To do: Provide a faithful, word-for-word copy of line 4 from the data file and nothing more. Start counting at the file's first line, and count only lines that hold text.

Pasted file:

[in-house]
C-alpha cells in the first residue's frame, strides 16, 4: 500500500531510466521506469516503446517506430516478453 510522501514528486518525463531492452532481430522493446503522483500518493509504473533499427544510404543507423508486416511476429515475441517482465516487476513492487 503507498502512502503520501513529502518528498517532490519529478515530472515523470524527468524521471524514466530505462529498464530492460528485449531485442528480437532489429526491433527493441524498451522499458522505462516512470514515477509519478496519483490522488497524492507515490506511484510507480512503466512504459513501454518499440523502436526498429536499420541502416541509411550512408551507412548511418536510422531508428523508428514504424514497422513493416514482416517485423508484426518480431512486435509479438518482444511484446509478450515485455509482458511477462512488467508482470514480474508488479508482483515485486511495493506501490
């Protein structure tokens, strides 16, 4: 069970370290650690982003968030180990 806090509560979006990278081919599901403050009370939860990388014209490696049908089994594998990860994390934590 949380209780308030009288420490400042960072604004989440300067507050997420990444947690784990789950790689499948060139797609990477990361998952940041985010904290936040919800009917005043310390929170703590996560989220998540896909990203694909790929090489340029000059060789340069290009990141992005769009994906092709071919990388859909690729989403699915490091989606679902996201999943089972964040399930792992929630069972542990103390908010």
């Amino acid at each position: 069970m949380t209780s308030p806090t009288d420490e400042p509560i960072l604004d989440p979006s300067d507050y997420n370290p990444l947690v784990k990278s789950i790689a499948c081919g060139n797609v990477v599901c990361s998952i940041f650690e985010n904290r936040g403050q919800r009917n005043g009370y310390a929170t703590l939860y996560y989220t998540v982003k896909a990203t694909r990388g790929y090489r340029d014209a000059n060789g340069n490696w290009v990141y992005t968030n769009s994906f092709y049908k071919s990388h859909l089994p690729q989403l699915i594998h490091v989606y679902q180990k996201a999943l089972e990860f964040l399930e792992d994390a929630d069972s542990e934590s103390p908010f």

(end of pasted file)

């Amino acid at each position: 069970m949380t209780s308030p806090t009288d420490e400042p509560i960072l604004d989440p979006s300067d507050y997420n370290p990444l947690v784990k990278s789950i790689a499948c081919g060139n797609v990477v599901c990361s998952i940041f650690e985010n904290r936040g403050q919800r009917n005043g009370y310390a929170t703590l939860y996560y989220t998540v982003k896909a990203t694909r990388g790929y090489r340029d014209a000059n060789g340069n490696w290009v990141y992005t968030n769009s994906f092709y049908k071919s990388h859909l089994p690729q989403l699915i594998h490091v989606y679902q180990k996201a999943l089972e990860f964040l399930e792992d994390a929630d069972s542990e934590s103390p908010f």